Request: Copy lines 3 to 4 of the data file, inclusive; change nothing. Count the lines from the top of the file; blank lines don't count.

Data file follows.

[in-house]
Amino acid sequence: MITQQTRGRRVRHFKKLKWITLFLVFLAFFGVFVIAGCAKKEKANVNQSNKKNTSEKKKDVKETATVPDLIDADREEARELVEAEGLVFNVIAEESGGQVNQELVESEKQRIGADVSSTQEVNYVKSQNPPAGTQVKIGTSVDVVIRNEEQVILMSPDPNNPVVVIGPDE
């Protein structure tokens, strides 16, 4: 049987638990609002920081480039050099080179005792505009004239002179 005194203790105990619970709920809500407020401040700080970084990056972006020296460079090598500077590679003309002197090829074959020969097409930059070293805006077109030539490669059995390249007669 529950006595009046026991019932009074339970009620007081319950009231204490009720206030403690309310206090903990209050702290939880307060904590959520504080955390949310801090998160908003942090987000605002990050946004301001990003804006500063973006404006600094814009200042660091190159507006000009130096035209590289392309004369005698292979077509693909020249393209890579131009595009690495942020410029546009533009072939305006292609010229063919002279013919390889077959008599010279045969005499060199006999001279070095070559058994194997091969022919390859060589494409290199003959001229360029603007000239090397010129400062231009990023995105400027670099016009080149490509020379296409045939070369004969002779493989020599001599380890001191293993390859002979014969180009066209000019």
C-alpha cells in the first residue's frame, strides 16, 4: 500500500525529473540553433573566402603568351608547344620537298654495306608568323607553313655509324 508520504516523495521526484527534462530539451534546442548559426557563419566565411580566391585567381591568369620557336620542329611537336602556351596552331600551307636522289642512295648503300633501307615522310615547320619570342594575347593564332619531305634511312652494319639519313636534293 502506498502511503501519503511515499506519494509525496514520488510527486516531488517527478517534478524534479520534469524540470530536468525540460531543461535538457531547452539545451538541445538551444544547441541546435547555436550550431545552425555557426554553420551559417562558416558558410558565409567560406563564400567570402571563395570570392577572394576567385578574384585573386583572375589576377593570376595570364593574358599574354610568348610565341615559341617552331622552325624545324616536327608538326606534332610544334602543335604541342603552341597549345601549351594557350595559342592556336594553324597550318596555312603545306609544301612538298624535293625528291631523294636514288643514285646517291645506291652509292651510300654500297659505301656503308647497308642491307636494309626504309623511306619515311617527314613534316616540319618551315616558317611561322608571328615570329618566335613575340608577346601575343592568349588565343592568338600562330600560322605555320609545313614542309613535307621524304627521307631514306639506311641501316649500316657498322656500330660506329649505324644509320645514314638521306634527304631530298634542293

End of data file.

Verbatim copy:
């Protein structure tokens, strides 16, 4: 049987638990609002920081480039050099080179005792505009004239002179 005194203790105990619970709920809500407020401040700080970084990056972006020296460079090598500077590679003309002197090829074959020969097409930059070293805006077109030539490669059995390249007669 529950006595009046026991019932009074339970009620007081319950009231204490009720206030403690309310206090903990209050702290939880307060904590959520504080955390949310801090998160908003942090987000605002990050946004301001990003804006500063973006404006600094814009200042660091190159507006000009130096035209590289392309004369005698292979077509693909020249393209890579131009595009690495942020410029546009533009072939305006292609010229063919002279013919390889077959008599010279045969005499060199006999001279070095070559058994194997091969022919390859060589494409290199003959001229360029603007000239090397010129400062231009990023995105400027670099016009080149490509020379296409045939070369004969002779493989020599001599380890001191293993390859002979014969180009066209000019």
C-alpha cells in the first residue's frame, strides 16, 4: 500500500525529473540553433573566402603568351608547344620537298654495306608568323607553313655509324 508520504516523495521526484527534462530539451534546442548559426557563419566565411580566391585567381591568369620557336620542329611537336602556351596552331600551307636522289642512295648503300633501307615522310615547320619570342594575347593564332619531305634511312652494319639519313636534293 502506498502511503501519503511515499506519494509525496514520488510527486516531488517527478517534478524534479520534469524540470530536468525540460531543461535538457531547452539545451538541445538551444544547441541546435547555436550550431545552425555557426554553420551559417562558416558558410558565409567560406563564400567570402571563395570570392577572394576567385578574384585573386583572375589576377593570376595570364593574358599574354610568348610565341615559341617552331622552325624545324616536327608538326606534332610544334602543335604541342603552341597549345601549351594557350595559342592556336594553324597550318596555312603545306609544301612538298624535293625528291631523294636514288643514285646517291645506291652509292651510300654500297659505301656503308647497308642491307636494309626504309623511306619515311617527314613534316616540319618551315616558317611561322608571328615570329618566335613575340608577346601575343592568349588565343592568338600562330600560322605555320609545313614542309613535307621524304627521307631514306639506311641501316649500316657498322656500330660506329649505324644509320645514314638521306634527304631530298634542293